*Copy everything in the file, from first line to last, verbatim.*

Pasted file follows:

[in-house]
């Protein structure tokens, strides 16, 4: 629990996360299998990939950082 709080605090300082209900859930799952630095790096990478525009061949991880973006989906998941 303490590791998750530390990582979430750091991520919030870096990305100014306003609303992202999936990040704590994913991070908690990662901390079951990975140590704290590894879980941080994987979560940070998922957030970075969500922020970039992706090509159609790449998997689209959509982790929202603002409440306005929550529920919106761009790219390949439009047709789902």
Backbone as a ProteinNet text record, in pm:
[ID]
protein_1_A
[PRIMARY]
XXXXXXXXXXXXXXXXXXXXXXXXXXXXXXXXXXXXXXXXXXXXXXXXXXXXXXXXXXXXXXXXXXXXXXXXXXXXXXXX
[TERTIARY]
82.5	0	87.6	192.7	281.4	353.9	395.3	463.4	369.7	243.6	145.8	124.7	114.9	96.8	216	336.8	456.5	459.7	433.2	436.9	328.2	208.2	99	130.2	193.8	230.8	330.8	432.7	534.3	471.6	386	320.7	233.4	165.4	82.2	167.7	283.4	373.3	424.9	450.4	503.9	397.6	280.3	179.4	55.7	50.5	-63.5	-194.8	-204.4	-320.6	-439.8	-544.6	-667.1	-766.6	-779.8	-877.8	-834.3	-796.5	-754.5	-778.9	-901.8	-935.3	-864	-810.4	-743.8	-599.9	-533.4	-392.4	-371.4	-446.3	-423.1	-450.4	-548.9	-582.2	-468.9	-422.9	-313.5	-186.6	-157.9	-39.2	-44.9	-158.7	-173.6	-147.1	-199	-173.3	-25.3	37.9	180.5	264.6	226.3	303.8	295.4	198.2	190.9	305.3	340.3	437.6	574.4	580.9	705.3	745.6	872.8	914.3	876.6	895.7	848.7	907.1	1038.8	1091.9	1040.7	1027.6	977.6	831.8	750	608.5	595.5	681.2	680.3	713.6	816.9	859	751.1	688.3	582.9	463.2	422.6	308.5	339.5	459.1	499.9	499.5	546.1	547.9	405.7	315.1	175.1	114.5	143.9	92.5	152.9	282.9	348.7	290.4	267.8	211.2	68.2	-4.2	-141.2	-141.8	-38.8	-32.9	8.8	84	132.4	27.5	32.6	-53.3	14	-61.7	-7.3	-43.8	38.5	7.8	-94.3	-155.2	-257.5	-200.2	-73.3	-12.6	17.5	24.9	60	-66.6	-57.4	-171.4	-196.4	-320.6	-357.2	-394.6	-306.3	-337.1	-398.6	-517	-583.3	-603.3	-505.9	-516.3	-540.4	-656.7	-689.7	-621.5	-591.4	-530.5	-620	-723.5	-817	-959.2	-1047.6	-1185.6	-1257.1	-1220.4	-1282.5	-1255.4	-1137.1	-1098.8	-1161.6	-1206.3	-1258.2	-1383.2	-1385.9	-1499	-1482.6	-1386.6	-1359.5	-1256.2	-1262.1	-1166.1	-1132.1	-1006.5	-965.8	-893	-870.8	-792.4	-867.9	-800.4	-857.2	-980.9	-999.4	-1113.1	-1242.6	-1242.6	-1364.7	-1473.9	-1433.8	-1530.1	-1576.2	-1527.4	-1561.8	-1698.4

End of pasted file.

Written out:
[in-house]
């Protein structure tokens, strides 16, 4: 629990996360299998990939950082 709080605090300082209900859930799952630095790096990478525009061949991880973006989906998941 303490590791998750530390990582979430750091991520919030870096990305100014306003609303992202999936990040704590994913991070908690990662901390079951990975140590704290590894879980941080994987979560940070998922957030970075969500922020970039992706090509159609790449998997689209959509982790929202603002409440306005929550529920919106761009790219390949439009047709789902």
Backbone as a ProteinNet text record, in pm:
[ID]
protein_1_A
[PRIMARY]
XXXXXXXXXXXXXXXXXXXXXXXXXXXXXXXXXXXXXXXXXXXXXXXXXXXXXXXXXXXXXXXXXXXXXXXXXXXXXXXX
[TERTIARY]
82.5	0	87.6	192.7	281.4	353.9	395.3	463.4	369.7	243.6	145.8	124.7	114.9	96.8	216	336.8	456.5	459.7	433.2	436.9	328.2	208.2	99	130.2	193.8	230.8	330.8	432.7	534.3	471.6	386	320.7	233.4	165.4	82.2	167.7	283.4	373.3	424.9	450.4	503.9	397.6	280.3	179.4	55.7	50.5	-63.5	-194.8	-204.4	-320.6	-439.8	-544.6	-667.1	-766.6	-779.8	-877.8	-834.3	-796.5	-754.5	-778.9	-901.8	-935.3	-864	-810.4	-743.8	-599.9	-533.4	-392.4	-371.4	-446.3	-423.1	-450.4	-548.9	-582.2	-468.9	-422.9	-313.5	-186.6	-157.9	-39.2	-44.9	-158.7	-173.6	-147.1	-199	-173.3	-25.3	37.9	180.5	264.6	226.3	303.8	295.4	198.2	190.9	305.3	340.3	437.6	574.4	580.9	705.3	745.6	872.8	914.3	876.6	895.7	848.7	907.1	1038.8	1091.9	1040.7	1027.6	977.6	831.8	750	608.5	595.5	681.2	680.3	713.6	816.9	859	751.1	688.3	582.9	463.2	422.6	308.5	339.5	459.1	499.9	499.5	546.1	547.9	405.7	315.1	175.1	114.5	143.9	92.5	152.9	282.9	348.7	290.4	267.8	211.2	68.2	-4.2	-141.2	-141.8	-38.8	-32.9	8.8	84	132.4	27.5	32.6	-53.3	14	-61.7	-7.3	-43.8	38.5	7.8	-94.3	-155.2	-257.5	-200.2	-73.3	-12.6	17.5	24.9	60	-66.6	-57.4	-171.4	-196.4	-320.6	-357.2	-394.6	-306.3	-337.1	-398.6	-517	-583.3	-603.3	-505.9	-516.3	-540.4	-656.7	-689.7	-621.5	-591.4	-530.5	-620	-723.5	-817	-959.2	-1047.6	-1185.6	-1257.1	-1220.4	-1282.5	-1255.4	-1137.1	-1098.8	-1161.6	-1206.3	-1258.2	-1383.2	-1385.9	-1499	-1482.6	-1386.6	-1359.5	-1256.2	-1262.1	-1166.1	-1132.1	-1006.5	-965.8	-893	-870.8	-792.4	-867.9	-800.4	-857.2	-980.9	-999.4	-1113.1	-1242.6	-1242.6	-1364.7	-1473.9	-1433.8	-1530.1	-1576.2	-1527.4	-1561.8	-1698.4